posted on March 28, 2018 14:33
BkRev# 1811. Improving Teaching, Learning, Equity, and Success in Gateway Courses. (2017). Andrew Koch (Ed). San Francisco, CA: Jossey-Bass. 109 pp. $25. ISBN: 978-1-119-46843-1.
Review by S. Nicole Jones
Office of First-Year Studies
University of Tennessee, Knoxville
Could the transformation of gateway courses be the key to increasing student success across our college campuses? The journal New Directions for Higher Education’s Winter 2017 issue, “Improving Teaching, Learning, Equity, and Success in Gateway Courses” argues that gateway courses are essential when evaluating student success, but have mostly been ignored in on-going discussions surrounding the topic. The volume, edited by Andrew Koch, posits that an increased focus on gateway courses is necessary when evaluating student success on college campuses. In fact, Koch stated, “…what matters most in the student success movement is our ability to develop and maintain a focus on gateway courses” (p. 11).
While many of us working in higher education may balk at the idea that gateway courses are what matters most in terms of student success, this book, well organized into four parts, makes the case for why gateway courses are a crucial piece to the student success puzzle. Part I defines gateway courses and describes why these courses should be a part of the student success movement and it details what is at stake if gateway course issues remain ignored. Part II of the book focuses more on data-based decisions and actions, and provides some concrete examples on how learning analytics can improve gateway courses. With learning analytics being a hot-topic in predicting student success, assessment professionals and those in leadership positions may benefit the most from this portion of the book. Part III, which is the bulk of the book, discusses the important role of academic stakeholders. Stakeholders of interest include peer learning support programs, faculty, chief academic officers, and academic discipline associations. The book ends with specific examples of how institutions can combine student success strategies with their gateway-course improvement strategies in an effort to increase student success in more populations of students.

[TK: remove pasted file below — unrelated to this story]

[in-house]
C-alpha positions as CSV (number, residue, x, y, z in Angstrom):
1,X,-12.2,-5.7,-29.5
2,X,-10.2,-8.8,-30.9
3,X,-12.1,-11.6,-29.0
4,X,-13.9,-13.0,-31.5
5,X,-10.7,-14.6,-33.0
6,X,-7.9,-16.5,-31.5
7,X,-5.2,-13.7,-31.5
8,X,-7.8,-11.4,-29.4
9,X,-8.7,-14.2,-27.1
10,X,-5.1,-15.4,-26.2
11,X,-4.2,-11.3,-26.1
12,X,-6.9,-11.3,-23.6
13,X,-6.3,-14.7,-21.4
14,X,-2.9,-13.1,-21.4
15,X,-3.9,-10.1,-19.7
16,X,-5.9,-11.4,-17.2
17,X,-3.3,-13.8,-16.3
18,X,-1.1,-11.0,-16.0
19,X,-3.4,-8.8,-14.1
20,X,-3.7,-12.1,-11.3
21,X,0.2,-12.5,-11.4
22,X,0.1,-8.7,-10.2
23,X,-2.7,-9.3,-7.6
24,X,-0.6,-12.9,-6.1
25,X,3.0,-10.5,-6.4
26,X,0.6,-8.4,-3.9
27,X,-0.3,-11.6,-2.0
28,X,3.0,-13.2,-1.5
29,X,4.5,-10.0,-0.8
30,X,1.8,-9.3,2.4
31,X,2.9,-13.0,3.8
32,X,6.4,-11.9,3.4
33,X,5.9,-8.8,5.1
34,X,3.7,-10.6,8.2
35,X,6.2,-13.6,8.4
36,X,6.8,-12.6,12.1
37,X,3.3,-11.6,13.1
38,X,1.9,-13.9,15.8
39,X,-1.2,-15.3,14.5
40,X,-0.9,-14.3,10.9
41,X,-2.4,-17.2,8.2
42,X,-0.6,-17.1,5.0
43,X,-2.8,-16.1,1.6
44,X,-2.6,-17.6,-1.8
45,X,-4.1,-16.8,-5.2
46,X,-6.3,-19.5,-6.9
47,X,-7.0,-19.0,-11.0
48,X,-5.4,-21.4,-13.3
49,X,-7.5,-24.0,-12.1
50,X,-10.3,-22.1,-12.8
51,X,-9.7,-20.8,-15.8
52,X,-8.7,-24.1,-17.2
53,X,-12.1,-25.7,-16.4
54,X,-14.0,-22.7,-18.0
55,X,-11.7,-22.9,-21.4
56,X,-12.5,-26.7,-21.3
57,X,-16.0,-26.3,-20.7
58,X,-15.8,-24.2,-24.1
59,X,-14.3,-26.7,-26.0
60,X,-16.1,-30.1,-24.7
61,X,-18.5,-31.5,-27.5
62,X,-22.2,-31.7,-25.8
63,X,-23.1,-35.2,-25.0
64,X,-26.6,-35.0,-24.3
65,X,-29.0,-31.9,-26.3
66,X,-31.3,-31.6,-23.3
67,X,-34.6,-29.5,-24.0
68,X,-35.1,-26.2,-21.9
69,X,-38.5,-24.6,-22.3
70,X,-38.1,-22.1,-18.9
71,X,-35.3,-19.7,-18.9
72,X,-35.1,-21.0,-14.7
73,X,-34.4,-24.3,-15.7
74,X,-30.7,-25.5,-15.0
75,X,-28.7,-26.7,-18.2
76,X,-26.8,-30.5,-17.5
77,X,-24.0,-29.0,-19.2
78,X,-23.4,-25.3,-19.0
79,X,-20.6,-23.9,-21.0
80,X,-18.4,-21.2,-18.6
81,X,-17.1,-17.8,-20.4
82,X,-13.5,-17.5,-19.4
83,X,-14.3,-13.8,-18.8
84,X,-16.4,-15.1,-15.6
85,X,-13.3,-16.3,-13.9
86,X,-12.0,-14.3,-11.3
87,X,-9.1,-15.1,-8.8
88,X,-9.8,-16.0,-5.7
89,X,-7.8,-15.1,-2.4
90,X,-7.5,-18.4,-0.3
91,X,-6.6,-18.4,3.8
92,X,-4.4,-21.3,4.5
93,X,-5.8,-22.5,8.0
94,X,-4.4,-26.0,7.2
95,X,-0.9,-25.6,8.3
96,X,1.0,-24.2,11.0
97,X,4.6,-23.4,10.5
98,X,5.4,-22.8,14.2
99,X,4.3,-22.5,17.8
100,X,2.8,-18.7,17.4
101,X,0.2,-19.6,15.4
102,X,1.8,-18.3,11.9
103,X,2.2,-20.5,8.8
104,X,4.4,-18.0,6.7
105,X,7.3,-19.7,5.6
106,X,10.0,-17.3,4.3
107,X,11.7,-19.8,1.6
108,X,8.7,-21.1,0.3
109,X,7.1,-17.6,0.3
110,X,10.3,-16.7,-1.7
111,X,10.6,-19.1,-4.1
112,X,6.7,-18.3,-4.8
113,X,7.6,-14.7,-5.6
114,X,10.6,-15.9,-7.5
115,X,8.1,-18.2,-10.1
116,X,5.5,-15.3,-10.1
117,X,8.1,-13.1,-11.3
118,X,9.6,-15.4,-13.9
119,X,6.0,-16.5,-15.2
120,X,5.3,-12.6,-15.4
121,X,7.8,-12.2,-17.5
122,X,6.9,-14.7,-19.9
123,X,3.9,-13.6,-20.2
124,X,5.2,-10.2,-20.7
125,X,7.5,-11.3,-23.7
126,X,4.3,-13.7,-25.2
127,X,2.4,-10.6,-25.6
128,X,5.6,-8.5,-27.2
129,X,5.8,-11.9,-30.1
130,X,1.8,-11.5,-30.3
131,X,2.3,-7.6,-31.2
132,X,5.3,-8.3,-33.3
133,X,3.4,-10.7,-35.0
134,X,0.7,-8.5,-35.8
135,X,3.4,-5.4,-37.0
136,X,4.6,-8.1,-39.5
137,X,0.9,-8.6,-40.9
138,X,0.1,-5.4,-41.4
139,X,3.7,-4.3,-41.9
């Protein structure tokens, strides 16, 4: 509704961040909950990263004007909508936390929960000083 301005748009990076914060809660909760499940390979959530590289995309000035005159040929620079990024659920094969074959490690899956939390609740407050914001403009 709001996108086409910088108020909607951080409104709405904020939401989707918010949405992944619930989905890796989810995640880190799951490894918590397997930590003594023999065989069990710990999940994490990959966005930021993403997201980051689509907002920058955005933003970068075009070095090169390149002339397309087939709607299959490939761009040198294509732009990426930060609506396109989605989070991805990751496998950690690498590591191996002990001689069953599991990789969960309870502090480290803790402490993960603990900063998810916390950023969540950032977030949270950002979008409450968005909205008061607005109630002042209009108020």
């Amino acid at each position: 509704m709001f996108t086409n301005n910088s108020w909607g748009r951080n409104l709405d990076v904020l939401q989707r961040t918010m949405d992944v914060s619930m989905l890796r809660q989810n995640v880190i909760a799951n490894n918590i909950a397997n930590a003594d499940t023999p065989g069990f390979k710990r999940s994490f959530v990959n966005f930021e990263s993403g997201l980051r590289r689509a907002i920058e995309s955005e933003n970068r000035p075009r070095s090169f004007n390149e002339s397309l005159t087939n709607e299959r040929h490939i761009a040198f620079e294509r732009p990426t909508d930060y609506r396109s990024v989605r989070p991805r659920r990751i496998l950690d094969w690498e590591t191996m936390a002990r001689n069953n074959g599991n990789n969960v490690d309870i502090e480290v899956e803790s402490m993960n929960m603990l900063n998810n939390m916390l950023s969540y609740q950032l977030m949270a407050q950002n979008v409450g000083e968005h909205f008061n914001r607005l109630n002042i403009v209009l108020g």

Noticeably absent from this book was the notion of academic advising, so it is safe to say that academic advisors will not find this book applicable to their daily practice. Unless academic advisors also teach gateway courses or are involved in a campus-wide committee focused on increasing student success, I would not recommend this book. However, if one would like more insight into how gateway courses affect student success, this volume provides a solid overview. The organization of this book allows the reader to skip around and read what may be of more interest or relevance, which is key for those of us with busy schedules. As academic advisors, we tend to focus on the things we personally can do to help students be successful; it is important to remember that academic advising is also just one piece of the student success puzzle.